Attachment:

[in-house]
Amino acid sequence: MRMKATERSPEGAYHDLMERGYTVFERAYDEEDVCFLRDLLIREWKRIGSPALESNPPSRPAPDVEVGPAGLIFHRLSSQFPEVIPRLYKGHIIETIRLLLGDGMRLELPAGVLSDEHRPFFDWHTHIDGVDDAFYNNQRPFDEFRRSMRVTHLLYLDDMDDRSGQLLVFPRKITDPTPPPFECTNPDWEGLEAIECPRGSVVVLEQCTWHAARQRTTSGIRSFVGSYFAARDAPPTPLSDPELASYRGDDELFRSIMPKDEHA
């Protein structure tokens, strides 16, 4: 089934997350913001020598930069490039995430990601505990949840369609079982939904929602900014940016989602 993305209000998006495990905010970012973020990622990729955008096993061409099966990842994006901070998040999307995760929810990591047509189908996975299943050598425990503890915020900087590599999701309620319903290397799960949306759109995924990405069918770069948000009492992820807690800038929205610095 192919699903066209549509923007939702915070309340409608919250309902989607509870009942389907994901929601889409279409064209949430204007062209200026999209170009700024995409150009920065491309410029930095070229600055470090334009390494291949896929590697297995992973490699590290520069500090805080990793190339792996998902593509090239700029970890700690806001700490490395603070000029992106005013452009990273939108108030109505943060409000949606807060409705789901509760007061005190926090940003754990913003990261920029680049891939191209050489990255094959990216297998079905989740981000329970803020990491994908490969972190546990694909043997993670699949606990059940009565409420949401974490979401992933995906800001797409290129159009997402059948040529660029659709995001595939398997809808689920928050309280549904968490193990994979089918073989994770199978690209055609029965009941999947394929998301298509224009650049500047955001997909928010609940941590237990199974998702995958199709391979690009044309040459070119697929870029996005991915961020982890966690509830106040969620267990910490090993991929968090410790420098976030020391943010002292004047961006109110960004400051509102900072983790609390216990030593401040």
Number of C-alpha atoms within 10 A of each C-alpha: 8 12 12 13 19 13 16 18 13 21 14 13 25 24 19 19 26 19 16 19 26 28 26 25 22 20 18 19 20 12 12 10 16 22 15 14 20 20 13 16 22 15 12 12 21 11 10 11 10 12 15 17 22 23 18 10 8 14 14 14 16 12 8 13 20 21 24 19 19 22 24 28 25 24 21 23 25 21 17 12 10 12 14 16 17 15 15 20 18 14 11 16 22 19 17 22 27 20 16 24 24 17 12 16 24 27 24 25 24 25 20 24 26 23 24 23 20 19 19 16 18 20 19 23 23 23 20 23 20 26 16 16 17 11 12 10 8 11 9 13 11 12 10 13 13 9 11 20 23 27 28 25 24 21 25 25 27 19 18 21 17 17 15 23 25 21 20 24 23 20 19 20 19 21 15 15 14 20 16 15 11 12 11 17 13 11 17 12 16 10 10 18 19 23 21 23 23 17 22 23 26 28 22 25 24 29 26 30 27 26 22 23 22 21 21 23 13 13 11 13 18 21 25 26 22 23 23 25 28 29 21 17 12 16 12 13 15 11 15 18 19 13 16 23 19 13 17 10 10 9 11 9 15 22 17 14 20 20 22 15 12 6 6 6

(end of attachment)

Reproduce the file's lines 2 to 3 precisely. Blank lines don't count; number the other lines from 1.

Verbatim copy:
Amino acid sequence: MRMKATERSPEGAYHDLMERGYTVFERAYDEEDVCFLRDLLIREWKRIGSPALESNPPSRPAPDVEVGPAGLIFHRLSSQFPEVIPRLYKGHIIETIRLLLGDGMRLELPAGVLSDEHRPFFDWHTHIDGVDDAFYNNQRPFDEFRRSMRVTHLLYLDDMDDRSGQLLVFPRKITDPTPPPFECTNPDWEGLEAIECPRGSVVVLEQCTWHAARQRTTSGIRSFVGSYFAARDAPPTPLSDPELASYRGDDELFRSIMPKDEHA
């Protein structure tokens, strides 16, 4: 089934997350913001020598930069490039995430990601505990949840369609079982939904929602900014940016989602 993305209000998006495990905010970012973020990622990729955008096993061409099966990842994006901070998040999307995760929810990591047509189908996975299943050598425990503890915020900087590599999701309620319903290397799960949306759109995924990405069918770069948000009492992820807690800038929205610095 192919699903066209549509923007939702915070309340409608919250309902989607509870009942389907994901929601889409279409064209949430204007062209200026999209170009700024995409150009920065491309410029930095070229600055470090334009390494291949896929590697297995992973490699590290520069500090805080990793190339792996998902593509090239700029970890700690806001700490490395603070000029992106005013452009990273939108108030109505943060409000949606807060409705789901509760007061005190926090940003754990913003990261920029680049891939191209050489990255094959990216297998079905989740981000329970803020990491994908490969972190546990694909043997993670699949606990059940009565409420949401974490979401992933995906800001797409290129159009997402059948040529660029659709995001595939398997809808689920928050309280549904968490193990994979089918073989994770199978690209055609029965009941999947394929998301298509224009650049500047955001997909928010609940941590237990199974998702995958199709391979690009044309040459070119697929870029996005991915961020982890966690509830106040969620267990910490090993991929968090410790420098976030020391943010002292004047961006109110960004400051509102900072983790609390216990030593401040």